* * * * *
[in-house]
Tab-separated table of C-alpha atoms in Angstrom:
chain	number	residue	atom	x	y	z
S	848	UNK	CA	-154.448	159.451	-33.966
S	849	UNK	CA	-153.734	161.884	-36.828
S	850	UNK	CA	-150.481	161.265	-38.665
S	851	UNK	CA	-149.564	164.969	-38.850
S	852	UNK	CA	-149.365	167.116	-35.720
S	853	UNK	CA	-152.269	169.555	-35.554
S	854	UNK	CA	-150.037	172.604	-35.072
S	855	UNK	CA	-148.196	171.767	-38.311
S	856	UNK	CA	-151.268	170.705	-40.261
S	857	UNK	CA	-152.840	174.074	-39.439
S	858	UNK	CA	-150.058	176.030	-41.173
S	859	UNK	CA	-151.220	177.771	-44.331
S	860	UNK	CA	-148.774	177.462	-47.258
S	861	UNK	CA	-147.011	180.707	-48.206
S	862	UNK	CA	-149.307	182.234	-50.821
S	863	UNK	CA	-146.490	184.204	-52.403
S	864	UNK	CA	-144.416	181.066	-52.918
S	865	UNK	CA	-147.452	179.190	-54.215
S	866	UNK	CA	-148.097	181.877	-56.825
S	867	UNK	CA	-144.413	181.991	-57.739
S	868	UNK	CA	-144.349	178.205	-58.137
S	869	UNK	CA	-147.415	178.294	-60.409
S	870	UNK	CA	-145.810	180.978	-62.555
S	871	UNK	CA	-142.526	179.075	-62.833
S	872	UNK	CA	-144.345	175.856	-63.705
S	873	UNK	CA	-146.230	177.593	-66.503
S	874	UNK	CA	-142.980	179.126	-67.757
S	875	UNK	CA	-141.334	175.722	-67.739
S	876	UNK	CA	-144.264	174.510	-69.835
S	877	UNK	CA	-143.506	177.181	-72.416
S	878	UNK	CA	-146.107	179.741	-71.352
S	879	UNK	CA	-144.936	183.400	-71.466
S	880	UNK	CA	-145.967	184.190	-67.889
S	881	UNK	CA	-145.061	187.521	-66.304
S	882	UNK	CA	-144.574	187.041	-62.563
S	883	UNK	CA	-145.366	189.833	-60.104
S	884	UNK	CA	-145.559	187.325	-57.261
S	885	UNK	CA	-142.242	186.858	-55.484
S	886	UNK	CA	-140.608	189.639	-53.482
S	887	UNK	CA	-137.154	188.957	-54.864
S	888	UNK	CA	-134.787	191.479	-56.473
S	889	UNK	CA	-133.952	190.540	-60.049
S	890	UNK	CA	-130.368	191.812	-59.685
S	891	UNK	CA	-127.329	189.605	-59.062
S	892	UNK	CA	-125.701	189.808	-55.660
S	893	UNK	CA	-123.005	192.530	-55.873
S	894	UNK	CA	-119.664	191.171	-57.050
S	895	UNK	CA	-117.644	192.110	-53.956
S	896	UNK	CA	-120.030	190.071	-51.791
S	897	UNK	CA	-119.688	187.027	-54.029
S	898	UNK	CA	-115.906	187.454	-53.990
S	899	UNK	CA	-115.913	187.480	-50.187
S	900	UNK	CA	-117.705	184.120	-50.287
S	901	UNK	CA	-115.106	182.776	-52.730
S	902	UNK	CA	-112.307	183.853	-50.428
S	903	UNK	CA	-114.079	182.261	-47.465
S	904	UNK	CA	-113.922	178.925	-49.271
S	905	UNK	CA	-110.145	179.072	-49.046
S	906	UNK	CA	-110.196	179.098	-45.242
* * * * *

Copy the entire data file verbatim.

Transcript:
[in-house]
Tab-separated table of C-alpha atoms in Angstrom:
chain	number	residue	atom	x	y	z
S	848	UNK	CA	-154.448	159.451	-33.966
S	849	UNK	CA	-153.734	161.884	-36.828
S	850	UNK	CA	-150.481	161.265	-38.665
S	851	UNK	CA	-149.564	164.969	-38.850
S	852	UNK	CA	-149.365	167.116	-35.720
S	853	UNK	CA	-152.269	169.555	-35.554
S	854	UNK	CA	-150.037	172.604	-35.072
S	855	UNK	CA	-148.196	171.767	-38.311
S	856	UNK	CA	-151.268	170.705	-40.261
S	857	UNK	CA	-152.840	174.074	-39.439
S	858	UNK	CA	-150.058	176.030	-41.173
S	859	UNK	CA	-151.220	177.771	-44.331
S	860	UNK	CA	-148.774	177.462	-47.258
S	861	UNK	CA	-147.011	180.707	-48.206
S	862	UNK	CA	-149.307	182.234	-50.821
S	863	UNK	CA	-146.490	184.204	-52.403
S	864	UNK	CA	-144.416	181.066	-52.918
S	865	UNK	CA	-147.452	179.190	-54.215
S	866	UNK	CA	-148.097	181.877	-56.825
S	867	UNK	CA	-144.413	181.991	-57.739
S	868	UNK	CA	-144.349	178.205	-58.137
S	869	UNK	CA	-147.415	178.294	-60.409
S	870	UNK	CA	-145.810	180.978	-62.555
S	871	UNK	CA	-142.526	179.075	-62.833
S	872	UNK	CA	-144.345	175.856	-63.705
S	873	UNK	CA	-146.230	177.593	-66.503
S	874	UNK	CA	-142.980	179.126	-67.757
S	875	UNK	CA	-141.334	175.722	-67.739
S	876	UNK	CA	-144.264	174.510	-69.835
S	877	UNK	CA	-143.506	177.181	-72.416
S	878	UNK	CA	-146.107	179.741	-71.352
S	879	UNK	CA	-144.936	183.400	-71.466
S	880	UNK	CA	-145.967	184.190	-67.889
S	881	UNK	CA	-145.061	187.521	-66.304
S	882	UNK	CA	-144.574	187.041	-62.563
S	883	UNK	CA	-145.366	189.833	-60.104
S	884	UNK	CA	-145.559	187.325	-57.261
S	885	UNK	CA	-142.242	186.858	-55.484
S	886	UNK	CA	-140.608	189.639	-53.482
S	887	UNK	CA	-137.154	188.957	-54.864
S	888	UNK	CA	-134.787	191.479	-56.473
S	889	UNK	CA	-133.952	190.540	-60.049
S	890	UNK	CA	-130.368	191.812	-59.685
S	891	UNK	CA	-127.329	189.605	-59.062
S	892	UNK	CA	-125.701	189.808	-55.660
S	893	UNK	CA	-123.005	192.530	-55.873
S	894	UNK	CA	-119.664	191.171	-57.050
S	895	UNK	CA	-117.644	192.110	-53.956
S	896	UNK	CA	-120.030	190.071	-51.791
S	897	UNK	CA	-119.688	187.027	-54.029
S	898	UNK	CA	-115.906	187.454	-53.990
S	899	UNK	CA	-115.913	187.480	-50.187
S	900	UNK	CA	-117.705	184.120	-50.287
S	901	UNK	CA	-115.106	182.776	-52.730
S	902	UNK	CA	-112.307	183.853	-50.428
S	903	UNK	CA	-114.079	182.261	-47.465
S	904	UNK	CA	-113.922	178.925	-49.271
S	905	UNK	CA	-110.145	179.072	-49.046
S	906	UNK	CA	-110.196	179.098	-45.242